In December 2022, Tesla also provided up to $7,500 discounts for vehicles purchased and delivered before the end of the year in the hopes of attracting buyers who might otherwise wait for the new year when Inflation Reduction Act incentives would kick in.

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Pinterest brings shopping capabilities to Shuffles, its collage-making app



Pinterest announced today that it’s testing ways to integrate Shuffles collage content into Pinterest, starting with shopping. Shuffles, which is Pinterest’s collage-making app, launched to general public last November. To use Shuffles, users build collages using Pinterest’s own photo library or by snapping photos of objects they want to include with their iPhone’s camera. The iOS-only app is available in the U.S., Canada, Great Britain, Ireland, Australia and New Zealand.

Shuffles will now have all of the shopping capabilities as regular pins. Users will be able to tap individual cutouts used in collages, see the brand, price, and other product metadata along with similar products to shop.

“Unlike typical product exploration, Shuffles bring an interactivity that makes the experience inspirational and fun,” the company said in a blog post. “Gen-Z is curating fresh, relevant content alongside their peers, which is quickly making for a marketplace of trendy, shoppable ideas. The high density nature of Shuffles, which can include layers of product cutouts from multiple Pins, allows consumers to dig deeper and also connect to other Shuffles that include the same Pins. As we look ahead to how consumer behavior is evolving, we’re testing ways of integrating Shuffles collage content into Pinterest, starting with shopping.”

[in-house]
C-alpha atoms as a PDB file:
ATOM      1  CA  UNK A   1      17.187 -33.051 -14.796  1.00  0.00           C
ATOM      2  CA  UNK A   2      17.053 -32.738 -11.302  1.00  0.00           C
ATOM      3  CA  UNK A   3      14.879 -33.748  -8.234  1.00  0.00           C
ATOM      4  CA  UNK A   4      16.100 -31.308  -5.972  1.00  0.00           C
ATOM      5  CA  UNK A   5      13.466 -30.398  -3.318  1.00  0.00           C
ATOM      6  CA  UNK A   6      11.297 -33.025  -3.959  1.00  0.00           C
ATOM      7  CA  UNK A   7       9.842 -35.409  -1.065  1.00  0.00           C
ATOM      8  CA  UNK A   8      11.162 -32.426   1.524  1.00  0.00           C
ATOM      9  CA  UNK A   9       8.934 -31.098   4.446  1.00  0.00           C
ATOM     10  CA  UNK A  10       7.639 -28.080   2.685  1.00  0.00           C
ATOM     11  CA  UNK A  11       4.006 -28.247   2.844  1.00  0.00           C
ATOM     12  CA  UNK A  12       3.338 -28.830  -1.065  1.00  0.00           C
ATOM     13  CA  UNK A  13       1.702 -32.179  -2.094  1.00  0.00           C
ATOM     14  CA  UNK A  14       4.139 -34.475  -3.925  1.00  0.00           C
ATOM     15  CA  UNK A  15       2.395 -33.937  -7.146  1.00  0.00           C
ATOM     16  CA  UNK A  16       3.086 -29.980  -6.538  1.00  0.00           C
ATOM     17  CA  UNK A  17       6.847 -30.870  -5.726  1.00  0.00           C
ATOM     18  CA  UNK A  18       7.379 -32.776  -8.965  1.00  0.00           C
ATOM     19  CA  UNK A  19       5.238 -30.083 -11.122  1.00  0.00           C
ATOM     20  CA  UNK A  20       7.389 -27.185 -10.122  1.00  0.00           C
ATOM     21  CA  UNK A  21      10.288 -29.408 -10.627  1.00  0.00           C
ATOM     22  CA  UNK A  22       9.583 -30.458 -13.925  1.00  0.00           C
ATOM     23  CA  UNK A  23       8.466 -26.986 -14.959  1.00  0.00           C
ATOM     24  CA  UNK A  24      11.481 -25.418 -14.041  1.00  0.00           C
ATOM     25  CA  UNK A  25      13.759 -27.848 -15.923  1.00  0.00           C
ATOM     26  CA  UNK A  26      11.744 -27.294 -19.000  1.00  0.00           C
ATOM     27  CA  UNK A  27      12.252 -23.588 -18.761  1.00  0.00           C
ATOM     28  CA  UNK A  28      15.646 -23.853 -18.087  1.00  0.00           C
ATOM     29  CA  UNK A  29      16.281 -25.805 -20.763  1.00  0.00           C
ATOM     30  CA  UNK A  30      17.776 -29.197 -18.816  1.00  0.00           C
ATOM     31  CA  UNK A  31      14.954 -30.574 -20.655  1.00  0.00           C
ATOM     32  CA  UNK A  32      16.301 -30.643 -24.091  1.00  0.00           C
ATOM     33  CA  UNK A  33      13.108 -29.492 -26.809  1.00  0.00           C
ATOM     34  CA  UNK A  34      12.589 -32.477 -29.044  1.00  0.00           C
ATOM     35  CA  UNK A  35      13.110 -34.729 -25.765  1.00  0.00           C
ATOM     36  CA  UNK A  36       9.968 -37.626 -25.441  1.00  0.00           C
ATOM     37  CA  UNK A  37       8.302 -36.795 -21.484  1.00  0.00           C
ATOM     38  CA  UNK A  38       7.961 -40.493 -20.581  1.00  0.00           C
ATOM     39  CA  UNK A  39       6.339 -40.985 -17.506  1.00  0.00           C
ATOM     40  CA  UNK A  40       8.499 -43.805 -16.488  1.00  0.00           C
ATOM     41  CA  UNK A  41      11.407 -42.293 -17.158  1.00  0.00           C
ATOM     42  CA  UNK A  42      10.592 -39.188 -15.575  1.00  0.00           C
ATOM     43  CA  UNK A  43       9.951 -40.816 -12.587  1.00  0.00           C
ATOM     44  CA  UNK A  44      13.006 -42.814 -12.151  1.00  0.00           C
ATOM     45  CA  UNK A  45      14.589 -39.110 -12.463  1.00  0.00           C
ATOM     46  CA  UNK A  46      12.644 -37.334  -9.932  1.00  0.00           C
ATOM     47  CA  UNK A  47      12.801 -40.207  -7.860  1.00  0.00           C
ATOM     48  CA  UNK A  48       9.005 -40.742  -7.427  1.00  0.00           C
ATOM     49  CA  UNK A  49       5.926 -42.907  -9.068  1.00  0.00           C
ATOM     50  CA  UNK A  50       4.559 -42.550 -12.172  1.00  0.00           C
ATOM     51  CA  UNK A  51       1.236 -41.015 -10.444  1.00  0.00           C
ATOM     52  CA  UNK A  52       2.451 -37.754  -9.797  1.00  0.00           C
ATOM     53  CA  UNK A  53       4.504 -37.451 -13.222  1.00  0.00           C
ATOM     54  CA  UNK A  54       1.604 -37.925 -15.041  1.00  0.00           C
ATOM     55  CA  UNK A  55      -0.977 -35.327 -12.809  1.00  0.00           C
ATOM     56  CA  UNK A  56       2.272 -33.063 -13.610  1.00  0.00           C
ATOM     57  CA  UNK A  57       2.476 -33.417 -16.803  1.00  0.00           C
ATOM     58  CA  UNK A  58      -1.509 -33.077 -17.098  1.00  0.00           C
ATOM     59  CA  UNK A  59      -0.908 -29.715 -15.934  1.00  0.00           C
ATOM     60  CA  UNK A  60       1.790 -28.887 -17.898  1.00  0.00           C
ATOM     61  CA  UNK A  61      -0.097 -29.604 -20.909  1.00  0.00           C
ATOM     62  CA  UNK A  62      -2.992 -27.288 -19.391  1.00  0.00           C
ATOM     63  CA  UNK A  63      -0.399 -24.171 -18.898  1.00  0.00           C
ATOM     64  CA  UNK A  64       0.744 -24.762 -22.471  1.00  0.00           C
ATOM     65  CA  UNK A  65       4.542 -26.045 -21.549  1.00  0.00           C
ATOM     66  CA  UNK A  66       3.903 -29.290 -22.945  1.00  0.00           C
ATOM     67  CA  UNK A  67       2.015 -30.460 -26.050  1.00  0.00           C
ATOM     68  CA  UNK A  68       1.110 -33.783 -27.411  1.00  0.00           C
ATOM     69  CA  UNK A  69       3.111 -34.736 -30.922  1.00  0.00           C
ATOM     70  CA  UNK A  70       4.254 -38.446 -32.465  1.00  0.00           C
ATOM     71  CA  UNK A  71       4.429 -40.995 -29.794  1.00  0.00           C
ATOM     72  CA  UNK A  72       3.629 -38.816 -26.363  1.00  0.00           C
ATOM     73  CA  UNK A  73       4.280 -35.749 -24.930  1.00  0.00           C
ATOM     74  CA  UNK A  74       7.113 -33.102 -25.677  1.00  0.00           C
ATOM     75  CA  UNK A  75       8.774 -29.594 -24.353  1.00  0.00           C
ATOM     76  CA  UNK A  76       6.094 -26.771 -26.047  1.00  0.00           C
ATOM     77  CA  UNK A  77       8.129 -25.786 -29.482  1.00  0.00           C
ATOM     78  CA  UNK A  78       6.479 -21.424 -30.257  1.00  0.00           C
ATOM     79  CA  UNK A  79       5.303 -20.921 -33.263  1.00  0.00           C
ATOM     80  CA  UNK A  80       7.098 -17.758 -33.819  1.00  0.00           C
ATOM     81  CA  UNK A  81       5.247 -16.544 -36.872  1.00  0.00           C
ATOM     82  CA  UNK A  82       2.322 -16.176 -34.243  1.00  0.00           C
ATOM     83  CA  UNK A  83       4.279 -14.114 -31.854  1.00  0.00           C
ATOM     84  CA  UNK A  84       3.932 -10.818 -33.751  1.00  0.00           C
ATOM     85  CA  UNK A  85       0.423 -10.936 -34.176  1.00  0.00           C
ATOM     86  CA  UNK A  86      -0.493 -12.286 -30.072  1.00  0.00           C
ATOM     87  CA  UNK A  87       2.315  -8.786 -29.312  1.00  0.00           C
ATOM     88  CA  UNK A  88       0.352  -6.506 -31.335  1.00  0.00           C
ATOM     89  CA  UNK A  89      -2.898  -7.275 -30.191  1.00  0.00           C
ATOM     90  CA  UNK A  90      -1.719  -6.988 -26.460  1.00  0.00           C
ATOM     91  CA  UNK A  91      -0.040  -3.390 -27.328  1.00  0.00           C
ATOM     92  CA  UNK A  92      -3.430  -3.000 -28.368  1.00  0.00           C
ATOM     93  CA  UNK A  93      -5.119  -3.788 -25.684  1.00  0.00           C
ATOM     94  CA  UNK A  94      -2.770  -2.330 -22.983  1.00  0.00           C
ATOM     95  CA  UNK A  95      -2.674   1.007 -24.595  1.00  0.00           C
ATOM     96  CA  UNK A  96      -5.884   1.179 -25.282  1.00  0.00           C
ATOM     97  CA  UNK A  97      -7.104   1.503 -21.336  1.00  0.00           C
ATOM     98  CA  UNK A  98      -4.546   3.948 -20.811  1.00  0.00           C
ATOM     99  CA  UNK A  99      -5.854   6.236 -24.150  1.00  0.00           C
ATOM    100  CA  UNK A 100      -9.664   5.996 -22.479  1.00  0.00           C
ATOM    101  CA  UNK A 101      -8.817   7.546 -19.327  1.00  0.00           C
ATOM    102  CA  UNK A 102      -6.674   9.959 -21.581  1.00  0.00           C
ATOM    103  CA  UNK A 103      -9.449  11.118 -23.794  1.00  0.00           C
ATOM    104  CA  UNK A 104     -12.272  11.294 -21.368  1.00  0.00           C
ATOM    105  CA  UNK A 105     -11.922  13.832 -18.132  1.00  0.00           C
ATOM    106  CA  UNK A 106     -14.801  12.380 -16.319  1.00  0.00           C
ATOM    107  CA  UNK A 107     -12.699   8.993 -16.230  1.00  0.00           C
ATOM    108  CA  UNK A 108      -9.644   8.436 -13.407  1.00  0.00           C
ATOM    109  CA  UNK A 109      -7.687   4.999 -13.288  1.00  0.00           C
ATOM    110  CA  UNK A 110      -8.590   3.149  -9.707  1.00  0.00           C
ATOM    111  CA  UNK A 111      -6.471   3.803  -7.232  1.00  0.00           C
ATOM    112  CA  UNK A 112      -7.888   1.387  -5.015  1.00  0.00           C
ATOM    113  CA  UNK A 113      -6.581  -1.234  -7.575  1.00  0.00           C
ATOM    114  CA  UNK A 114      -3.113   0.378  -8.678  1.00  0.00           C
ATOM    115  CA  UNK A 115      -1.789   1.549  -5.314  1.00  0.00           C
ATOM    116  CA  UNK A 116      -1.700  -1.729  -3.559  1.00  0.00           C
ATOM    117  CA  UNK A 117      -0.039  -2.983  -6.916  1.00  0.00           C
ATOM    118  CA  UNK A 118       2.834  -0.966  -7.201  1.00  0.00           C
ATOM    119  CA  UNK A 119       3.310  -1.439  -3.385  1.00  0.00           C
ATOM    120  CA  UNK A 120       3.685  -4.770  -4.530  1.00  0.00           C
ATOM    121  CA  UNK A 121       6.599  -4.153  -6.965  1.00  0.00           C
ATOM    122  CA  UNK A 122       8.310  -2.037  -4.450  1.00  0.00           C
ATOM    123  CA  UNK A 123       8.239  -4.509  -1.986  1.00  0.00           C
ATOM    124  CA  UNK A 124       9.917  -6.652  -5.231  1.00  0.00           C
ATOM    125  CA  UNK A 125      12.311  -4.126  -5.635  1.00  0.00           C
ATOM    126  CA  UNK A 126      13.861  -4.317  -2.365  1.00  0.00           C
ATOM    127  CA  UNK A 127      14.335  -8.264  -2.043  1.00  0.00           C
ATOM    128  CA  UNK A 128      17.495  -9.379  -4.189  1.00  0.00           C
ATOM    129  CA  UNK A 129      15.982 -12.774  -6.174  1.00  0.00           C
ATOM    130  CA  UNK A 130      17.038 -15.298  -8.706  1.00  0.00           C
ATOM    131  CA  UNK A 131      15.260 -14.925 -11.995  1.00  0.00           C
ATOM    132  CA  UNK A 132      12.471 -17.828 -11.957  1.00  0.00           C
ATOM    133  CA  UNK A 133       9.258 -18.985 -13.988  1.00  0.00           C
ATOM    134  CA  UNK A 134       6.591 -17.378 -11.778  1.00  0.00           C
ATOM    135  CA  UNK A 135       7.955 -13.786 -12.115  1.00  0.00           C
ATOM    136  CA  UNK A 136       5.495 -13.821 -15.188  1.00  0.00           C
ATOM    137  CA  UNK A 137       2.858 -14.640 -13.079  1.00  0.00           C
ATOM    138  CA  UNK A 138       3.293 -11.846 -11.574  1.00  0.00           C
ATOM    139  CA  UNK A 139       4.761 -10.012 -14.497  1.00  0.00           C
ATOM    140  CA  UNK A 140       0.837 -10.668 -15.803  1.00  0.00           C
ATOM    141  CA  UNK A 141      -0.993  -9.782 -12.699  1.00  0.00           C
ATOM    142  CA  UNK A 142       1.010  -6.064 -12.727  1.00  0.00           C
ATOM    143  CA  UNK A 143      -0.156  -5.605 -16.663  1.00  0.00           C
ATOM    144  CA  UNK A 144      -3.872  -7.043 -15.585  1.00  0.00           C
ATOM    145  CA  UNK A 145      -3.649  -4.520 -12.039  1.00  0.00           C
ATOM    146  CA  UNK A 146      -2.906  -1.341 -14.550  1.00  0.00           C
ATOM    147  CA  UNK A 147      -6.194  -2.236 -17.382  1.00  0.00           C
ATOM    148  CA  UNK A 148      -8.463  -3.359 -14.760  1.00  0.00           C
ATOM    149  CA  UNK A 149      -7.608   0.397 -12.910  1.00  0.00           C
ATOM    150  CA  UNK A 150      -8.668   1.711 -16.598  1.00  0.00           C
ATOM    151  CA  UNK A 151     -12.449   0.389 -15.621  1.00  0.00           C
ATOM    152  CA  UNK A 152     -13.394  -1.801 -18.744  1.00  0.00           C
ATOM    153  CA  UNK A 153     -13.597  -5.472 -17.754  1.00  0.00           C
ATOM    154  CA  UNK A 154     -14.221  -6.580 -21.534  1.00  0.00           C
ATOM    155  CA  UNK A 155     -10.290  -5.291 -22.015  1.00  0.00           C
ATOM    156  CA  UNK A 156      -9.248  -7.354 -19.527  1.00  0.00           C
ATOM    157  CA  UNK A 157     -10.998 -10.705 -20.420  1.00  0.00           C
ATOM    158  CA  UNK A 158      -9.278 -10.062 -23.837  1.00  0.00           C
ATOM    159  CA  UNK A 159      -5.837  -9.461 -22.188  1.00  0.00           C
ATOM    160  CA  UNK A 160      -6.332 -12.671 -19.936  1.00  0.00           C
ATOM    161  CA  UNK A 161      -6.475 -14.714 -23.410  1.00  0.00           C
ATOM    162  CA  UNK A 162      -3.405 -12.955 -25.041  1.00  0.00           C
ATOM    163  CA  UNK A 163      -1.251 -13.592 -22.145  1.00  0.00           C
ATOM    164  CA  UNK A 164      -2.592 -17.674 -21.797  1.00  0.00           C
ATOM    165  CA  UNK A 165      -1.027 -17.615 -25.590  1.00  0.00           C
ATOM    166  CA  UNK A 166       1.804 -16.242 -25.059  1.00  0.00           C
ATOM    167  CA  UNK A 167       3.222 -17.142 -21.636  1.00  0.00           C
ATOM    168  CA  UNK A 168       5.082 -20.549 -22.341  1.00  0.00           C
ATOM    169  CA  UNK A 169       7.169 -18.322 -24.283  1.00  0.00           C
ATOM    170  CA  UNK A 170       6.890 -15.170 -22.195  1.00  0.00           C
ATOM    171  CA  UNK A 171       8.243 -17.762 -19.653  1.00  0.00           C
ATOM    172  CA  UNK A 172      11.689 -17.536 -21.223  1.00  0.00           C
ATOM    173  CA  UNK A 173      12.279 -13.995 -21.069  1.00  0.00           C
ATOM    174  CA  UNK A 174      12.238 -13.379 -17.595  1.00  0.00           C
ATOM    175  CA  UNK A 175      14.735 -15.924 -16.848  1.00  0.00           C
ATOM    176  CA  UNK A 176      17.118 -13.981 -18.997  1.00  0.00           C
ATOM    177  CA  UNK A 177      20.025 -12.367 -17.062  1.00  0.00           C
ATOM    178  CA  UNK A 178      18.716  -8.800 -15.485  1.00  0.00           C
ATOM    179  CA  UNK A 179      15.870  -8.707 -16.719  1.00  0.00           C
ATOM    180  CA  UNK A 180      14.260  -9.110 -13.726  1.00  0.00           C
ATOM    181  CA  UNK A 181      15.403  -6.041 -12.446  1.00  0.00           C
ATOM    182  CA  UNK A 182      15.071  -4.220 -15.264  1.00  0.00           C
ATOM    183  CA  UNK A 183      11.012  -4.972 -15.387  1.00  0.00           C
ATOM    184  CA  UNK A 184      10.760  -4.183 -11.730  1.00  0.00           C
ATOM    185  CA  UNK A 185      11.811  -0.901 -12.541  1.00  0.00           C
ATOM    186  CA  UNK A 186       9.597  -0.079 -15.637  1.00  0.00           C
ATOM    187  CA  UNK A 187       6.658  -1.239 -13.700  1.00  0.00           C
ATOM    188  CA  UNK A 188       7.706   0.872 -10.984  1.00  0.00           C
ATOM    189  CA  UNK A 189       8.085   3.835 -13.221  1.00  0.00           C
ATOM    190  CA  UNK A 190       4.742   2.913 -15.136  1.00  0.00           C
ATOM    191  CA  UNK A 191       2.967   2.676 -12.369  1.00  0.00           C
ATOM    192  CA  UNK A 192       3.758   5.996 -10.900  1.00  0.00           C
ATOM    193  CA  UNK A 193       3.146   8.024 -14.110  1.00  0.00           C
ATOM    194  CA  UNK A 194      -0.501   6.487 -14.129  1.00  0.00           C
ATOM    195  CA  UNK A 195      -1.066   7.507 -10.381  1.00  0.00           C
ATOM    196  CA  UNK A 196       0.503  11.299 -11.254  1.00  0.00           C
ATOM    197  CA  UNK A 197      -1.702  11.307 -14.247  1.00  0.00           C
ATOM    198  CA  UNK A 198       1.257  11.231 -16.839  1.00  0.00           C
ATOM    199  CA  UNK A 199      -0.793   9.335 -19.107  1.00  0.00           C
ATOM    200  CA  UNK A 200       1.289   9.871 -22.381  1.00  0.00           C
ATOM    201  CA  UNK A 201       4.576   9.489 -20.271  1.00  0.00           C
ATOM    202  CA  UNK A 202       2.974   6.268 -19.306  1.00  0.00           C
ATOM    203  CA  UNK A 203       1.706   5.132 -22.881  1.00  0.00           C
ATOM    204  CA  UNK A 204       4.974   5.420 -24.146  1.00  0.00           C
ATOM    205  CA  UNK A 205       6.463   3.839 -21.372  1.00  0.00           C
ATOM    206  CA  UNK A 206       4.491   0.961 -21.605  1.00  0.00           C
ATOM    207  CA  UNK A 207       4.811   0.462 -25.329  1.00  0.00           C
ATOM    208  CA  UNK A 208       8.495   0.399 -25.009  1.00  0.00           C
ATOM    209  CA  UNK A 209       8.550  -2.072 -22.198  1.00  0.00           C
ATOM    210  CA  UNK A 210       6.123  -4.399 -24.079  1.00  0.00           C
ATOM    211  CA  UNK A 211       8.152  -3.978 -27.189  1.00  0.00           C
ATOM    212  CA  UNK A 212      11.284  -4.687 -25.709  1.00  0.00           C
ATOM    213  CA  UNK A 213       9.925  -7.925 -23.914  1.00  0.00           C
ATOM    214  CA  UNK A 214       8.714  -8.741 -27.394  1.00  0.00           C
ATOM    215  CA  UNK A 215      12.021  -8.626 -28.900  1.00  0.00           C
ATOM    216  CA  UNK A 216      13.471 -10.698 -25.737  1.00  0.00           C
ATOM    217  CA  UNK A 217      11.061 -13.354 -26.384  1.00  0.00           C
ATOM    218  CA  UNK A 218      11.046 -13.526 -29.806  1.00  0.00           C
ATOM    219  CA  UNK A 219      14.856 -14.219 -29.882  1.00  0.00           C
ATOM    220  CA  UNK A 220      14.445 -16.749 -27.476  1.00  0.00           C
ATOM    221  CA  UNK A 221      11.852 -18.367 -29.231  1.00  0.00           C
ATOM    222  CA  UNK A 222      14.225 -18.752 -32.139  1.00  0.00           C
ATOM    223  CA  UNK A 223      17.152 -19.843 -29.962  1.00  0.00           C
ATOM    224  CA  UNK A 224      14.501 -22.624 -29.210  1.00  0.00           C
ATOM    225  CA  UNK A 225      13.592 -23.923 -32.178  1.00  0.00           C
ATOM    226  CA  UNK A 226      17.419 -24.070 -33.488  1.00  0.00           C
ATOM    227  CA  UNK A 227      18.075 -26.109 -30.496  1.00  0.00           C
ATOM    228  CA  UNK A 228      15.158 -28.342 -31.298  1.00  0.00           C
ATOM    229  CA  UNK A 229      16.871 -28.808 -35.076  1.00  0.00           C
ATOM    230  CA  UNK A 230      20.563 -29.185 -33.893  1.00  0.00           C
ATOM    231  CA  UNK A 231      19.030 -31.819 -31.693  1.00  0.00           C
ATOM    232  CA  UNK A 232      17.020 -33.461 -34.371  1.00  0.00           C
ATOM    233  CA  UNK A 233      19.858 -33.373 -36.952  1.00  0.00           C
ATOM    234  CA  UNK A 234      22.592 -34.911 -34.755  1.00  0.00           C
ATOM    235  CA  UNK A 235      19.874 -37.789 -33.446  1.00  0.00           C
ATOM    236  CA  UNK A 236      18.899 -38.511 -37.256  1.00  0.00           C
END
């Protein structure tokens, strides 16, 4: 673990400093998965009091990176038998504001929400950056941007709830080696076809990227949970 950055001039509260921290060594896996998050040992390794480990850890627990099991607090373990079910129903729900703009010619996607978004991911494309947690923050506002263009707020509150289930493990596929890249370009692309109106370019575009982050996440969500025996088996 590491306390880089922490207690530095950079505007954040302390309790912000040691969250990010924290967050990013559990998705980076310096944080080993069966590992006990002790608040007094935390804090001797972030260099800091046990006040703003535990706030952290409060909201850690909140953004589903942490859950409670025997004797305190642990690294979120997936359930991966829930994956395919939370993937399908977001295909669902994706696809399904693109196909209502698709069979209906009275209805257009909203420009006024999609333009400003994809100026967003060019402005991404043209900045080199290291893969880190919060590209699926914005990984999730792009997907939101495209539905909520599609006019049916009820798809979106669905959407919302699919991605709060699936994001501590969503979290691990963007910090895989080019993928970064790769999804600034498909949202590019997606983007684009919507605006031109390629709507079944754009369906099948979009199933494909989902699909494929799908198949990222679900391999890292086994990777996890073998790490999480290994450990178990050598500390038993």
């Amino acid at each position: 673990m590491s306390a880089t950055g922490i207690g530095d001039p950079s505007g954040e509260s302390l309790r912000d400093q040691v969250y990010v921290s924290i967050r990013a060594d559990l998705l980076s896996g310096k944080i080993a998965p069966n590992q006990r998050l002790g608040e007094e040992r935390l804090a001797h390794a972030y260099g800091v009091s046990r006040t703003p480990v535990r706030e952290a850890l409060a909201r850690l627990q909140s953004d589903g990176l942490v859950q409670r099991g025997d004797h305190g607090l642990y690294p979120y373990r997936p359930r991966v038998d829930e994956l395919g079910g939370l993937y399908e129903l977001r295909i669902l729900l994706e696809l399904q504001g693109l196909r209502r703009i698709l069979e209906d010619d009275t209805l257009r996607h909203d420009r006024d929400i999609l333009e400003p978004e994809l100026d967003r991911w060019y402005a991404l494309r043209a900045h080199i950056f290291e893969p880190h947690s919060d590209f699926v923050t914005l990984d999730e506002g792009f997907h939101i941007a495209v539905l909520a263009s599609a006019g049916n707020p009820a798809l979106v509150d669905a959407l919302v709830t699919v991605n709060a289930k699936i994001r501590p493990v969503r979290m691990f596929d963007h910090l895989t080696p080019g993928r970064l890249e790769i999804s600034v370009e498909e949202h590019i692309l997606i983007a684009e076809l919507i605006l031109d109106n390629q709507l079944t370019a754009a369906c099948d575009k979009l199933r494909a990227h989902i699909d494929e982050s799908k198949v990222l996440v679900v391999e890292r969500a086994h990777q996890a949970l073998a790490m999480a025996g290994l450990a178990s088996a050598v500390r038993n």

Although Shuffles surged to become the No. 1 Lifestyle app on the U.S. App Store in August when it was invite-only, the app’s popularity has since declined. By bringing shopping capabilities to Shuffles, Pinterest is likely looking for ways to retain users on the standalone app.